Halt and Catch Fire
If anything can be said about the first season of AMC’s Halt and Catch Fire it’s that it ended strong, turning in its best work when it mattered the most — during its final two episodes. Thankfully, the creative forces behind the show, creators and head writers Christopher Cantwell and Christopher C. Roberts, along with showrunner Jonathan Lisco, are able channel that momentum and make the second season premiere something of a blank slate for the series, allowing the characters and the audience to start fresh.
As much as the show would like to think that the main thematic element of the premiere is “making contact” (thus the episode title “SETI”) the more compelling theme running throughout is the idea of being the boss. Where some characters balk at the thought of wearing the mantle, others yearn for the days where they called the shots, always leaving the audience wondering if it’s worse to be forced into leadership or forced out of it.
Over at Mutiny, the start-up company headed up by Cameron and Donna, things are going well enough to be going terribly. Operating out of Cameron’s not-zoned-for-commercial-use house, the amount of electricity and equipment required to keep their burgeoning online-gaming enterprise up and running is more than can be managed, leading to lag, lashing out, and a neighborhood power outage. It’s Donna who’s handling most of the managerial burden at this point, but only because there’s no one else to do it. Though she complains to Cameron about being tired of cleaning up after everyone else’s messes (both literal and metaphorical), Cameron rightly, if unfairly, points out that no one asked her to do so. But Donna has a point — if she isn’t the one handling these things, who will? Certainly not Cameron, who balks at the very idea of getting on the phone with the power company. The company must upgrade its infrastructure and its user base if it wants to avoid faltering like so many similarly sized start-ups, and it must do so quickly. But if no one is holding the reins, then how will Mutiny ever stay on the path to success?
It’s a refreshing change of pace to watch a story unfold featuring two women in positions of power in a historically hostile industry, arguing over who should have to be the boss. Neither wants control just for control’s sake, but more than that, neither of them wants to give up getting their hands dirty down in the trenches. For Cameron, that means coding and concept generation. For Donna, that means system building and, most interestingly, investigating a hunch she has about the viability of some sort of community that allows players to interact with each other outside the games.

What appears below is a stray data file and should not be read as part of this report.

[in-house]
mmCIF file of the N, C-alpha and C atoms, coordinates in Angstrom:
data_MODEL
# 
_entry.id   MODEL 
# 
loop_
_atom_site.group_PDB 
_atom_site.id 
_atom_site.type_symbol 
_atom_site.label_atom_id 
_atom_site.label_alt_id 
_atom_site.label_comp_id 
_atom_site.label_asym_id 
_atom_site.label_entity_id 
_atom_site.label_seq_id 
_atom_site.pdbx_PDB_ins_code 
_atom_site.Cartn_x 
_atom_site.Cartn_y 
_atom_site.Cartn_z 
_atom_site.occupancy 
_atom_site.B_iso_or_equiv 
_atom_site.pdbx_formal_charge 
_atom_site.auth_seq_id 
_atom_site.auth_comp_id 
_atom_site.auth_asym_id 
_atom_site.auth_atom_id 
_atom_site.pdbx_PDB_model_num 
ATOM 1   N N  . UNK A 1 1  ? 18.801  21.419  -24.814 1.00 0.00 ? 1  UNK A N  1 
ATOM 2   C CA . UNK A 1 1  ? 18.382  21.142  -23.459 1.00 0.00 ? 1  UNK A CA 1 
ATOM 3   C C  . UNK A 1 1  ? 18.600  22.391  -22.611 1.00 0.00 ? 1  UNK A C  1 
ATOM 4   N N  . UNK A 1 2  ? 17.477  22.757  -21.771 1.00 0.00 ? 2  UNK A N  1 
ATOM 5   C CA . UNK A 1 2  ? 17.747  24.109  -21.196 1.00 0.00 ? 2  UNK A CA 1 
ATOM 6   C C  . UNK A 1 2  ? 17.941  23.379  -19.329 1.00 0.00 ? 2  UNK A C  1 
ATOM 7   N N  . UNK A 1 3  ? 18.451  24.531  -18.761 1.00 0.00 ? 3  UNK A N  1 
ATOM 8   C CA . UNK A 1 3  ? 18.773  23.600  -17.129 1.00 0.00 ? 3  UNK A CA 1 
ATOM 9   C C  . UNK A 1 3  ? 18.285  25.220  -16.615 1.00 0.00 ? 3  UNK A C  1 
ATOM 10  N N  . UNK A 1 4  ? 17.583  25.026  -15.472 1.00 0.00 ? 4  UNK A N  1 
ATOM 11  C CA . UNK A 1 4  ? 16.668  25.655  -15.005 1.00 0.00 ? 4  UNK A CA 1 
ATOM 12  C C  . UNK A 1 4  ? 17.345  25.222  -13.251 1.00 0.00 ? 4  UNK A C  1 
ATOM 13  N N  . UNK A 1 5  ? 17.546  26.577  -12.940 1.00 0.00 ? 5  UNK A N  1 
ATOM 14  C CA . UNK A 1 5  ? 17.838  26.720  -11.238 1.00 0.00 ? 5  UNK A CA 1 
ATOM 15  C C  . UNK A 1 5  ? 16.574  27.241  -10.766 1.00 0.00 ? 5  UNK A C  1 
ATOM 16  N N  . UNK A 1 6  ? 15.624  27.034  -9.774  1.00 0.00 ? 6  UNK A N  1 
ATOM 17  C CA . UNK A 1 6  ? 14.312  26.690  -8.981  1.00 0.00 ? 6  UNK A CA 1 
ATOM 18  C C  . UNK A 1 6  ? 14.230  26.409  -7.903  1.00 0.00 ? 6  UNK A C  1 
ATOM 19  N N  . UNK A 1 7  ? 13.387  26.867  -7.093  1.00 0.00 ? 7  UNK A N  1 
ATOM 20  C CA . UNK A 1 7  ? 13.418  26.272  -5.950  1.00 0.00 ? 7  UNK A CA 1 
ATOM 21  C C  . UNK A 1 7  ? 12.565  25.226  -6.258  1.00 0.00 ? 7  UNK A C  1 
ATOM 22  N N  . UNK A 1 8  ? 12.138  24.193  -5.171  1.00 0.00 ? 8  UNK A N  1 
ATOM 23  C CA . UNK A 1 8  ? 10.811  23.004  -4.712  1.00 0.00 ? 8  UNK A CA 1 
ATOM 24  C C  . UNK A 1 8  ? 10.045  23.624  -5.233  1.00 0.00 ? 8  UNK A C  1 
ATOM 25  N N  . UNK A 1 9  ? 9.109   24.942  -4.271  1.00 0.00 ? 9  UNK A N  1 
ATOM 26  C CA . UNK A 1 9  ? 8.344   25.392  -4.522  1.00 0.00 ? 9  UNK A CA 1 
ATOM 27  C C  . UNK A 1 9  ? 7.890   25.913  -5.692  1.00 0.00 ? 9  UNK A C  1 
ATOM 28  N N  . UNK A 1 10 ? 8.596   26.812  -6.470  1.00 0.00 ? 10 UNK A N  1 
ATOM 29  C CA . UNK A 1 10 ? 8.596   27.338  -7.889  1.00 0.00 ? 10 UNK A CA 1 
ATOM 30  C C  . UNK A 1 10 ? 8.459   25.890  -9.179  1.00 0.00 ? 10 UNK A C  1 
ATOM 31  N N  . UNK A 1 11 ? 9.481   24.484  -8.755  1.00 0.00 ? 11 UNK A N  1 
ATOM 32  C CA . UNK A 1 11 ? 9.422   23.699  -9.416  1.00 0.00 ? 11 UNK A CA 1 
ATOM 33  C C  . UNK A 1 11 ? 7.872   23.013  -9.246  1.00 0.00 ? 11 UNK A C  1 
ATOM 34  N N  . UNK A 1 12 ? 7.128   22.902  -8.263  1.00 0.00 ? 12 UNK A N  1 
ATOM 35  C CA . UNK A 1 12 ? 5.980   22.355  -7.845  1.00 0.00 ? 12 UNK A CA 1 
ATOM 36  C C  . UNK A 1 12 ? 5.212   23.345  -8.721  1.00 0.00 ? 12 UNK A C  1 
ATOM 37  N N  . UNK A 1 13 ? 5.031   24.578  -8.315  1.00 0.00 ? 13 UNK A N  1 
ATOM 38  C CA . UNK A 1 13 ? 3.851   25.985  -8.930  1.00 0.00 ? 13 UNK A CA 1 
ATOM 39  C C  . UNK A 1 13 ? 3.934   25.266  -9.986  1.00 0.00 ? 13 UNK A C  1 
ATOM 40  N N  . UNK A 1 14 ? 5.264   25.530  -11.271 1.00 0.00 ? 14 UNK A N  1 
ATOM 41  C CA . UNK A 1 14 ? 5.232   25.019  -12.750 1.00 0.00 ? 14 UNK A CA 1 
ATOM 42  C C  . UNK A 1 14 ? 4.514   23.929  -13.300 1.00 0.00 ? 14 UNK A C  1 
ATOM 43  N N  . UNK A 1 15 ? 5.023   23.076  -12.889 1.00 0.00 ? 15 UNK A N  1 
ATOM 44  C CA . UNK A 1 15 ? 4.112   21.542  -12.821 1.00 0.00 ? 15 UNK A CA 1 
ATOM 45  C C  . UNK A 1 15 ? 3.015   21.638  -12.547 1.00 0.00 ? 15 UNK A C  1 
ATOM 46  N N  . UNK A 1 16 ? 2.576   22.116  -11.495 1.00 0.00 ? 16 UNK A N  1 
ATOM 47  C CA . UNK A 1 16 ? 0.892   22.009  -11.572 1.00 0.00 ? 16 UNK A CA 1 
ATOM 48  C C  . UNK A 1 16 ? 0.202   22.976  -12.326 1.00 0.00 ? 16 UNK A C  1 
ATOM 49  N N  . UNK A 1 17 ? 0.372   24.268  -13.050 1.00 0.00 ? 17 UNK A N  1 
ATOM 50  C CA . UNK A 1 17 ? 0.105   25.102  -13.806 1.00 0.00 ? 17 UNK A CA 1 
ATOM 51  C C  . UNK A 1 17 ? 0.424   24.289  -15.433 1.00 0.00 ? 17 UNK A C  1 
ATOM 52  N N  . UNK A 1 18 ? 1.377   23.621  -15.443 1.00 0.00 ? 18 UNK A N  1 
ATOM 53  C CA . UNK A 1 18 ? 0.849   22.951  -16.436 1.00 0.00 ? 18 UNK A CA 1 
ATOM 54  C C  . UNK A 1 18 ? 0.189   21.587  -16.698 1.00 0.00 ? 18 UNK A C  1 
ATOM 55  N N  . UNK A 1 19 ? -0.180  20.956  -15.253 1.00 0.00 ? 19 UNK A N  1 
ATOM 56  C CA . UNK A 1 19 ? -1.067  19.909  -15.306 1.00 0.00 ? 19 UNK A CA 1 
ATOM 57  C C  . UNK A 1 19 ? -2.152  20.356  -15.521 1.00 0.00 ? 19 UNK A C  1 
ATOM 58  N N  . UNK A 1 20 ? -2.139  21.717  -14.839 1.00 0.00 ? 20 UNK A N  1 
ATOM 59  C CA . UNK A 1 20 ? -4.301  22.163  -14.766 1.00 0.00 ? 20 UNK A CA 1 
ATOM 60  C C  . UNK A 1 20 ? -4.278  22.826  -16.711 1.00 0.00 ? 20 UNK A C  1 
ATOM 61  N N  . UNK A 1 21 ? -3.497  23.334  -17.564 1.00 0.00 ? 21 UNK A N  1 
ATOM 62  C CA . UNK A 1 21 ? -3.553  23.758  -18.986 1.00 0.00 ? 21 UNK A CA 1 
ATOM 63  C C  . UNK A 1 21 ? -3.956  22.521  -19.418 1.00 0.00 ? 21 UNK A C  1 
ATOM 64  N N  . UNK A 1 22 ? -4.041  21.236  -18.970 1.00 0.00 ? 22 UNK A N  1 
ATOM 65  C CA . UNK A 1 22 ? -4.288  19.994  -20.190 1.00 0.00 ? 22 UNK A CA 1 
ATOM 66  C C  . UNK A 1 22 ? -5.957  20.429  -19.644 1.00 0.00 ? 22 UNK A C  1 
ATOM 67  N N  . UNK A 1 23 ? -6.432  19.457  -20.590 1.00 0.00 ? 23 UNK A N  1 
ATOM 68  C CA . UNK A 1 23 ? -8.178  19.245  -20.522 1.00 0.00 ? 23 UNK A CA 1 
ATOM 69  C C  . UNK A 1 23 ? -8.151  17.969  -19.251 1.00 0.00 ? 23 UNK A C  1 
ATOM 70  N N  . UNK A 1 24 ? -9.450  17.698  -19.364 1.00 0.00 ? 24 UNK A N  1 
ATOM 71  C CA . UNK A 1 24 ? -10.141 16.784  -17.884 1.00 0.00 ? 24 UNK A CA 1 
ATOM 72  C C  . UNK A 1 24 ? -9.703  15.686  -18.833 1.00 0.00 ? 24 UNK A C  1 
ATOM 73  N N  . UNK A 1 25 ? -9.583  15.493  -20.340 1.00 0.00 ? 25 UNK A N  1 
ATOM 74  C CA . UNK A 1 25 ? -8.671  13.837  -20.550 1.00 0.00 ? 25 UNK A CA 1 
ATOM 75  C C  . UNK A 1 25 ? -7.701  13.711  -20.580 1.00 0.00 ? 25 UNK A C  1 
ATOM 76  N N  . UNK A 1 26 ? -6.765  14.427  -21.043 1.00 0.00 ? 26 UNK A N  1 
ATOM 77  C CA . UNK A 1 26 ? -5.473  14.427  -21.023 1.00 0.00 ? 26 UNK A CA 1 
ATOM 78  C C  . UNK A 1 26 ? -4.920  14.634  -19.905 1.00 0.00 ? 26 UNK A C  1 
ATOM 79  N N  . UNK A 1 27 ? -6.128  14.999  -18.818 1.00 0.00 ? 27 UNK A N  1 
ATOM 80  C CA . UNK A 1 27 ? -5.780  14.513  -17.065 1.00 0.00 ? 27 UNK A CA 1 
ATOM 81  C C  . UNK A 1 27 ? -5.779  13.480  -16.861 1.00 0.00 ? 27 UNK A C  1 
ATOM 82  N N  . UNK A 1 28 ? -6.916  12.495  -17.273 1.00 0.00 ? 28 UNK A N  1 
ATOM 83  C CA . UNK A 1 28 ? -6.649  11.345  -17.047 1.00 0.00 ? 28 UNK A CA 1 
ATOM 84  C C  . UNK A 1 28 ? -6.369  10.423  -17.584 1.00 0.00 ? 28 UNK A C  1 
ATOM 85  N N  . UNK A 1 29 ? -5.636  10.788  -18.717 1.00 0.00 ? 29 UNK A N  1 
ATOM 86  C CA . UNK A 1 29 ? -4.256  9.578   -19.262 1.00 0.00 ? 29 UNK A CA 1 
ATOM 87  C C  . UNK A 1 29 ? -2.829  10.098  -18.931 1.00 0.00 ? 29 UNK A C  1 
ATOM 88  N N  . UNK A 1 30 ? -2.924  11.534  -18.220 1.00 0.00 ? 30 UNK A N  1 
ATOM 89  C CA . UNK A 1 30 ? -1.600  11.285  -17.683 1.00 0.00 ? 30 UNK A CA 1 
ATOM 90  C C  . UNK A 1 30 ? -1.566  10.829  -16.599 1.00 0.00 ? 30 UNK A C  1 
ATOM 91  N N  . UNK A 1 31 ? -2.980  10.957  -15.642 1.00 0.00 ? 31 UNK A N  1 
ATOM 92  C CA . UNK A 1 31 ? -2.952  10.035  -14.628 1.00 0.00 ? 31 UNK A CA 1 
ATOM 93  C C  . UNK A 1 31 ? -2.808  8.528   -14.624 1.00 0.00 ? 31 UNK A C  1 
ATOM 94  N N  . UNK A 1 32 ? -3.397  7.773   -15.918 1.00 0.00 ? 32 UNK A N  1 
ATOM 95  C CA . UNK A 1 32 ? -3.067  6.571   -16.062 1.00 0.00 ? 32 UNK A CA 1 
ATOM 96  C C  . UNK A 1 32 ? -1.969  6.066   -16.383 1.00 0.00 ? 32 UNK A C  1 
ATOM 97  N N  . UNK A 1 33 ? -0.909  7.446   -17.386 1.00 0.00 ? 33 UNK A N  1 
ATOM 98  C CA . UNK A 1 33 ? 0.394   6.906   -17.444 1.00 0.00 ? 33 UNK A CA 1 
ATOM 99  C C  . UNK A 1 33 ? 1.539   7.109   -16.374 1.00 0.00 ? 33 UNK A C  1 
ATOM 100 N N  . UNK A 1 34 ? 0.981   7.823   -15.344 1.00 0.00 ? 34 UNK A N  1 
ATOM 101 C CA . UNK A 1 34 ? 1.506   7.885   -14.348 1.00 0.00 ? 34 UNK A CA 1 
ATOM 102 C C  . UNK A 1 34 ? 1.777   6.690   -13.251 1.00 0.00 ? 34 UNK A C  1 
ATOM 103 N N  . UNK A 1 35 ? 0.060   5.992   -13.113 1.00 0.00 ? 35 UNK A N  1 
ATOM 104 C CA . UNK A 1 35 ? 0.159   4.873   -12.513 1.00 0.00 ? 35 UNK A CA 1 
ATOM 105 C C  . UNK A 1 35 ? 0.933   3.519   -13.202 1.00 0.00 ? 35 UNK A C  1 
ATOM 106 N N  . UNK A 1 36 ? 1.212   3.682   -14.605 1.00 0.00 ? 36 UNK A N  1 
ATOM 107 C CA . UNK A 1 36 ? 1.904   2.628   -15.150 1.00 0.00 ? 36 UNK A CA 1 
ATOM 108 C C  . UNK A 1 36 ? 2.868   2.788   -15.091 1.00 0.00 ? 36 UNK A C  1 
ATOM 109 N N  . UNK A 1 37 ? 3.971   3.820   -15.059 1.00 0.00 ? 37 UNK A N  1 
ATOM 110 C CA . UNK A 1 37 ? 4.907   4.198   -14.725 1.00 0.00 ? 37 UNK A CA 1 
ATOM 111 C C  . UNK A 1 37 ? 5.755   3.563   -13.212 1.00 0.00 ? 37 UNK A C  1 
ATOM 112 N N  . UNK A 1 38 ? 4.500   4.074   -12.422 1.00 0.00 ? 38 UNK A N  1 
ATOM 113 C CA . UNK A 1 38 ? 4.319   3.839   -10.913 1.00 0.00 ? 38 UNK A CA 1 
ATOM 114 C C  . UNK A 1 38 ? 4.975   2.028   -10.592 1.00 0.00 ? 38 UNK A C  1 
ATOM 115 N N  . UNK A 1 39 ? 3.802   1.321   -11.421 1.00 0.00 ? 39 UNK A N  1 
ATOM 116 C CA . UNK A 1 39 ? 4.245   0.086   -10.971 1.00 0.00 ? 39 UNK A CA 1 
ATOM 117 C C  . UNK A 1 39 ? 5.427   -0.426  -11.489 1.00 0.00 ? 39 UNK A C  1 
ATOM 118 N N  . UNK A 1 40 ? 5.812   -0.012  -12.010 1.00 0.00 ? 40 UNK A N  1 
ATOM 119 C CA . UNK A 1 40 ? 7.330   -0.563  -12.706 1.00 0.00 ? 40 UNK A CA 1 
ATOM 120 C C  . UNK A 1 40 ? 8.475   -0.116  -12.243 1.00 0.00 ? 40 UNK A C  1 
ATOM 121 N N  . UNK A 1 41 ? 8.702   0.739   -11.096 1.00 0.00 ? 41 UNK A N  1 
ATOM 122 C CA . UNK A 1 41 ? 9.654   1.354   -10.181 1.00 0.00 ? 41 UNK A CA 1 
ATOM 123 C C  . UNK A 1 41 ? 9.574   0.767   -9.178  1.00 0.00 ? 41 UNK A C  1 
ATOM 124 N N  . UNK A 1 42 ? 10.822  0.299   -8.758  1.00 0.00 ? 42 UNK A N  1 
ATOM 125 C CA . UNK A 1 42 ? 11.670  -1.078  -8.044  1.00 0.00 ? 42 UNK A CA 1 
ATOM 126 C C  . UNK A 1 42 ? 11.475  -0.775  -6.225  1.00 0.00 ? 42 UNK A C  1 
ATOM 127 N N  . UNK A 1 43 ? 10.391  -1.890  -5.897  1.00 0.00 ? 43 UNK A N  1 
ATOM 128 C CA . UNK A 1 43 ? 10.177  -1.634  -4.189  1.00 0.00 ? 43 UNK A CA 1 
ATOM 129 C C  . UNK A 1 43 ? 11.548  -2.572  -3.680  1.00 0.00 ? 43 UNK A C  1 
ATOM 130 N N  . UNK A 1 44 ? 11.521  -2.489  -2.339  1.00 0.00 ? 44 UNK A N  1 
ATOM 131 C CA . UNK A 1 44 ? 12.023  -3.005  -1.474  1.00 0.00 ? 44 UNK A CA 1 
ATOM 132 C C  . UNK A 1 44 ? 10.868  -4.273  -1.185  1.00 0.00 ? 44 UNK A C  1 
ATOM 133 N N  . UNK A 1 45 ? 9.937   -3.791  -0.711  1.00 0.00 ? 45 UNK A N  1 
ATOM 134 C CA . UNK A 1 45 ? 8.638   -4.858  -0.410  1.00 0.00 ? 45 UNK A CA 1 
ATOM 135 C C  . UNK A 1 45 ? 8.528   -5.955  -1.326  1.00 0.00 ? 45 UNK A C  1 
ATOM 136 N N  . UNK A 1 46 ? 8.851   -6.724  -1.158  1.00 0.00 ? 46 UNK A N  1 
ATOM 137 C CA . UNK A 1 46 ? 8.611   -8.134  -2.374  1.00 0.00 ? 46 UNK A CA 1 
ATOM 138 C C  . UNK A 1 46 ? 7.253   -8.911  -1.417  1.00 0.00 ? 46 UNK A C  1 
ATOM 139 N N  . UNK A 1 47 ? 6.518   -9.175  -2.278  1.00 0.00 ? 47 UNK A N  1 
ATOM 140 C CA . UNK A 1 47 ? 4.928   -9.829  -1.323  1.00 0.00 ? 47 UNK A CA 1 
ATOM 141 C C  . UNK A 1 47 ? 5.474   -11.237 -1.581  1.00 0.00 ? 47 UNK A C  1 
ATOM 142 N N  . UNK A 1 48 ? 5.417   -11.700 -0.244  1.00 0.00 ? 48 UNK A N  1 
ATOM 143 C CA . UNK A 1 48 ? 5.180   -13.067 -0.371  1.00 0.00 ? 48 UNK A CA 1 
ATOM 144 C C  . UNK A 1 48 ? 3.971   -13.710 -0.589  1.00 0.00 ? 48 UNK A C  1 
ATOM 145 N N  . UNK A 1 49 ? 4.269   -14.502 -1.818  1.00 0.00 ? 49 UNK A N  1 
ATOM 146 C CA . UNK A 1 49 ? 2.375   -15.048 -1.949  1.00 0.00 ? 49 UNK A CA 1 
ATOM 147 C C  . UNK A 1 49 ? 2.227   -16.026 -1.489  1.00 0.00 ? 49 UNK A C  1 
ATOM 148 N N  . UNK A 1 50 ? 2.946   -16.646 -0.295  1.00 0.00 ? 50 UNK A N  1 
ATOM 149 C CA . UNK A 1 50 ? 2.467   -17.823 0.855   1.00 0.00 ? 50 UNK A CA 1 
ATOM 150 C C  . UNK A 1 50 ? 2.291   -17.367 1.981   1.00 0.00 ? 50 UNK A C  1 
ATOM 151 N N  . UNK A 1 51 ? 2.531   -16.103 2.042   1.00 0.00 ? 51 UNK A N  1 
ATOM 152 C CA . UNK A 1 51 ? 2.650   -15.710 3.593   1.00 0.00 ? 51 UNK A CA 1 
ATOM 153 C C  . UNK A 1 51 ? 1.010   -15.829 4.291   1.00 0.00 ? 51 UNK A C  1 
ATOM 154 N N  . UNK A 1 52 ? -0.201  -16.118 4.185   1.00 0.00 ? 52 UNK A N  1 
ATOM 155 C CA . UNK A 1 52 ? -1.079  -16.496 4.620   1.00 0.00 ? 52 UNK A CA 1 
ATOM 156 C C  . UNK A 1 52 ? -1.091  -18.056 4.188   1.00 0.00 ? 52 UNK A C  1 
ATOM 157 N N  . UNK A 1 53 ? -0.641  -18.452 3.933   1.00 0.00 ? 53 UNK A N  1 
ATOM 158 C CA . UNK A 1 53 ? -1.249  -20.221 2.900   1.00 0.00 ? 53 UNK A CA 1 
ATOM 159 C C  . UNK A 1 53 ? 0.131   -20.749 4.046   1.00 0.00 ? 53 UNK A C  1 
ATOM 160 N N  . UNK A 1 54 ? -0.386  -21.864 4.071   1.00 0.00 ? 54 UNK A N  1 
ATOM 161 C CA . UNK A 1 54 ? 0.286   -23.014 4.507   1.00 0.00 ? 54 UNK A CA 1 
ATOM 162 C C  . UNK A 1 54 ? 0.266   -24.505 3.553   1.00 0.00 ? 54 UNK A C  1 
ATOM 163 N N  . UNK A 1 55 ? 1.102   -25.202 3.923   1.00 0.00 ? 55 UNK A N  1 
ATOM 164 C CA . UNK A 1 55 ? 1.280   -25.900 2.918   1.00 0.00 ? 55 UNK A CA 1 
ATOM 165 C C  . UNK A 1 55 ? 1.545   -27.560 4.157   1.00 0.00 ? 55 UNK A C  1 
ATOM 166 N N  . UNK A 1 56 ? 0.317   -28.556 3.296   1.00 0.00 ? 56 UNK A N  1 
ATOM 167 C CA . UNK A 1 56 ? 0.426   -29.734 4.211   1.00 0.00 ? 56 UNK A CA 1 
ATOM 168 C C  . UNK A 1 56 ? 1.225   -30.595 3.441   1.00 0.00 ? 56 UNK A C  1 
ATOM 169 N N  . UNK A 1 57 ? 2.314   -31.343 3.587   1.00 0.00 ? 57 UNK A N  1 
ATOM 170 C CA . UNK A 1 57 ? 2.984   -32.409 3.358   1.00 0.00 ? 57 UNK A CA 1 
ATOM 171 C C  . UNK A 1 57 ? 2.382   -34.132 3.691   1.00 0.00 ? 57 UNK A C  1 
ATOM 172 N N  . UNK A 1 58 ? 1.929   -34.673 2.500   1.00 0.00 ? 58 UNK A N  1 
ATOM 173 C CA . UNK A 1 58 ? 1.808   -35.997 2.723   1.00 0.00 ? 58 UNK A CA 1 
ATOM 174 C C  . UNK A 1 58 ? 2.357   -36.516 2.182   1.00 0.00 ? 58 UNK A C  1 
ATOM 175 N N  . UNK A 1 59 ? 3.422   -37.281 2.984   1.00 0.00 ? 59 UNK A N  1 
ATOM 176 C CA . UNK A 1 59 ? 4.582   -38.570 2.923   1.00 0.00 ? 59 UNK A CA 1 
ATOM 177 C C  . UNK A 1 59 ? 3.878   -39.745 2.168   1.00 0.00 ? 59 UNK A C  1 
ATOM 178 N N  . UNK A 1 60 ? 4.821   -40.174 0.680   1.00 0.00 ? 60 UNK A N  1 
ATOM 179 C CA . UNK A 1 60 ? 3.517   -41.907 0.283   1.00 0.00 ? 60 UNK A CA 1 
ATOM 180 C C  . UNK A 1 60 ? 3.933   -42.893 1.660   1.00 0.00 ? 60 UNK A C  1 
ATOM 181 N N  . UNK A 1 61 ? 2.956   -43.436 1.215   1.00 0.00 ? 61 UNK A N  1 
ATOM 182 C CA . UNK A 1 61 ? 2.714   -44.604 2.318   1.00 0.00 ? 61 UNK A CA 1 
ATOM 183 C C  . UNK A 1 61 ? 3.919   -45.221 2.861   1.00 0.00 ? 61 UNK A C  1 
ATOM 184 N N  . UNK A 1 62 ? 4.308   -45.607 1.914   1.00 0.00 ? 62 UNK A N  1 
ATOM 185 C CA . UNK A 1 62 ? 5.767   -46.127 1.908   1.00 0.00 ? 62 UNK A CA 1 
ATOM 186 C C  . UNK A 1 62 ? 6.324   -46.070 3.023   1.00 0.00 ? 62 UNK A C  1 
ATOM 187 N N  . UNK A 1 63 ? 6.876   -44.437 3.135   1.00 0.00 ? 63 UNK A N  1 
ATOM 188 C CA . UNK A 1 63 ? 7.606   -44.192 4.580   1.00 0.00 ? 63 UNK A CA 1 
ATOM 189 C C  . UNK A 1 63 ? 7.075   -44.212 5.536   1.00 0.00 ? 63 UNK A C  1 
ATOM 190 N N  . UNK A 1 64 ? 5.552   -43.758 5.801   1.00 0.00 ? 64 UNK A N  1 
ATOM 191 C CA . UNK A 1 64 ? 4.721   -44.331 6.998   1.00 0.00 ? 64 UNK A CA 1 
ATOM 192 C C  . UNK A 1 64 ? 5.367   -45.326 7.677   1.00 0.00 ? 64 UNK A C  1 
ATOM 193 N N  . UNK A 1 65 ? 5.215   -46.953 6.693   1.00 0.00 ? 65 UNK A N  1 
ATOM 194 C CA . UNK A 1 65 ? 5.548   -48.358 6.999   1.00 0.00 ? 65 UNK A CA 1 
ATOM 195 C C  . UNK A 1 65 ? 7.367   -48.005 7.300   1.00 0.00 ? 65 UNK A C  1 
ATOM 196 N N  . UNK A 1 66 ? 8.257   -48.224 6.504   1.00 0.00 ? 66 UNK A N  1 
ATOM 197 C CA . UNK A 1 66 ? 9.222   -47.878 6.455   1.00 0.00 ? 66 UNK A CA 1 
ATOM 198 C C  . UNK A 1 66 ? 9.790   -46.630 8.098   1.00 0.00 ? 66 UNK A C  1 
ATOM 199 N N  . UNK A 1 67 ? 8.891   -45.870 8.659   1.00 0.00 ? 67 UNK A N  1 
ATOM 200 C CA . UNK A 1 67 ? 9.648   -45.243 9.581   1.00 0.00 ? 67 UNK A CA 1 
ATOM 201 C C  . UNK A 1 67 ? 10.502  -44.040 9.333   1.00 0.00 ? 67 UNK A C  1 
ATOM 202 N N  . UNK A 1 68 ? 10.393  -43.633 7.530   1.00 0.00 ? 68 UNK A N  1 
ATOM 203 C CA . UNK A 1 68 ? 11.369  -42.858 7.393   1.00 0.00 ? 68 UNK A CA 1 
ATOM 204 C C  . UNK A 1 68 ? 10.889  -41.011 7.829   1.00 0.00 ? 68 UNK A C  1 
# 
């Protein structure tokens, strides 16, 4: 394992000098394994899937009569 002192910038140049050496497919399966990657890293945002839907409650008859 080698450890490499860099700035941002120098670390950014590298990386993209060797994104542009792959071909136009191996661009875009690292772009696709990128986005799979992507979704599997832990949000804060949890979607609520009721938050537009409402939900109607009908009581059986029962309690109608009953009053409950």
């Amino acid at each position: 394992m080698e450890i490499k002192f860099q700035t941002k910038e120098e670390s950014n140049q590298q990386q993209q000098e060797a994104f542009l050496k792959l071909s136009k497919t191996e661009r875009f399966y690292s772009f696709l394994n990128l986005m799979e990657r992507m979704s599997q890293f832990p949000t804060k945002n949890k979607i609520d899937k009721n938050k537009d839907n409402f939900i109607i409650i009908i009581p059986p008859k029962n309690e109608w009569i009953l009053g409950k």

The Donna-and-Cameron relationship as a whole is one of the single strongest elements of the series. In an interview with The Hollywood Reporter, Lisco talks about how despite each of the characters being feminist trailblazers, there’s still an element of friction between the two, as the age gap means that they’re too close, yet too far apart in age for Cameron to see the efforts that Donna’s generation made in the feminist movement as a whole. It’s a fascinating dynamic made even more incisive by how resonant it is to the struggle of modern activism to unite its adherents under a single banner.
Meanwhile, the men of Halt and Catch Fire are struggling in significantly different ways than their female counterparts. When last we saw protagonist Joe MacMillan, he was setting the first truckload of Giant computers ablaze as some kind of penance for his absent soul before running away to the nearest planetarium and hooking up, apparently, with his college sweetheart Sara. In “SETI,” Joe and Sara have set up house in Austin, where she announces to friends that upon receiving Joe’s money for the sale of Cardiff, they’ll be relocating to Silicon Valley where Joe will endeavor to set up his own company.
Cardiff’s sale means, of course, that both Joe and Gordon are about to become very rich men, an opportunity that Gordon means to take and use as an excuse to get back to his garage and start creating again. Either that, or he’s just going to sit around the house, parent his girls, and do a bunch of cocaine. I guess we’ll just have to wait and see! Which is to say that Gordon seems rattled at the idea of not being a part of something big anymore, even as he’s despondent at the fact that neither Giant, nor the computer they produced the next year, were particularly innovative. He’s suffering from a hazy sort of malaise made all the worse because he can’t pin it down.
This malaise likely isn’t helped by the return of Joe into Gordon’s life, who appears in Dallas to get his cut of the sale money and feebly asks Gordon, “Did you get my letter?” as though such a missive could possibly have excused Joe’s abandonment of their friendship and the company they were to run together. Joe seems like a changed man — more humble, more serene — but that doesn’t stop him from grousing about how it’s a mistake to sell Cardiff, as it’s worth at least 20 percent more than they’re taking for it. As it turns out, however, it doesn’t really matter how much the company is sold for because Joe isn’t getting anything after all. Thanks to his disappearing act, the Nathan Cardiff denies him his check and sends him packing, leaving Joe no choice but to go home and propose to his girlfriend, who one assumes is paying all the bills.
Joe and Gordon both seem a bit at loose ends without the rigors of regular deadlines and responsibility to anchor them in this plane of existence. Cameron and Donna seem unduly burdened by the idea of management and the thought that their creative process is stymied by the responsibility of the bigger picture. All are primed and looking to the future, and it’s just a matter of time before they all make contact.